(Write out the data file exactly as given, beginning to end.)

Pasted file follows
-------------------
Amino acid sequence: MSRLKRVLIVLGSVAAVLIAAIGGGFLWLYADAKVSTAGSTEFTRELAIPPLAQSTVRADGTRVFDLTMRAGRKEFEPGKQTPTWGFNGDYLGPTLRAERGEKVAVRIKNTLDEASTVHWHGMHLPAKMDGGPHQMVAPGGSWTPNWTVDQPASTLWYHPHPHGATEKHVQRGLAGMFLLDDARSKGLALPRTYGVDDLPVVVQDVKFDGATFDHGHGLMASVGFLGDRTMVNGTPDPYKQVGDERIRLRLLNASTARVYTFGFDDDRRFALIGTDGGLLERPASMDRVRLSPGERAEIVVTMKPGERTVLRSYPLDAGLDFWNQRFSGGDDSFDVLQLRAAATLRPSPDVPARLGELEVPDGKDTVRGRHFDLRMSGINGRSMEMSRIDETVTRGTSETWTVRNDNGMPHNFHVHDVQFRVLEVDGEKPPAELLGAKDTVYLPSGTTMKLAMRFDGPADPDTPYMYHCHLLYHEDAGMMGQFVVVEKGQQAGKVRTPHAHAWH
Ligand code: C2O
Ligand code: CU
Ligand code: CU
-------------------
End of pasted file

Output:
Amino acid sequence: MSRLKRVLIVLGSVAAVLIAAIGGGFLWLYADAKVSTAGSTEFTRELAIPPLAQSTVRADGTRVFDLTMRAGRKEFEPGKQTPTWGFNGDYLGPTLRAERGEKVAVRIKNTLDEASTVHWHGMHLPAKMDGGPHQMVAPGGSWTPNWTVDQPASTLWYHPHPHGATEKHVQRGLAGMFLLDDARSKGLALPRTYGVDDLPVVVQDVKFDGATFDHGHGLMASVGFLGDRTMVNGTPDPYKQVGDERIRLRLLNASTARVYTFGFDDDRRFALIGTDGGLLERPASMDRVRLSPGERAEIVVTMKPGERTVLRSYPLDAGLDFWNQRFSGGDDSFDVLQLRAAATLRPSPDVPARLGELEVPDGKDTVRGRHFDLRMSGINGRSMEMSRIDETVTRGTSETWTVRNDNGMPHNFHVHDVQFRVLEVDGEKPPAELLGAKDTVYLPSGTTMKLAMRFDGPADPDTPYMYHCHLLYHEDAGMMGQFVVVEKGQQAGKVRTPHAHAWH
Ligand code: C2O
Ligand code: CU
Ligand code: CU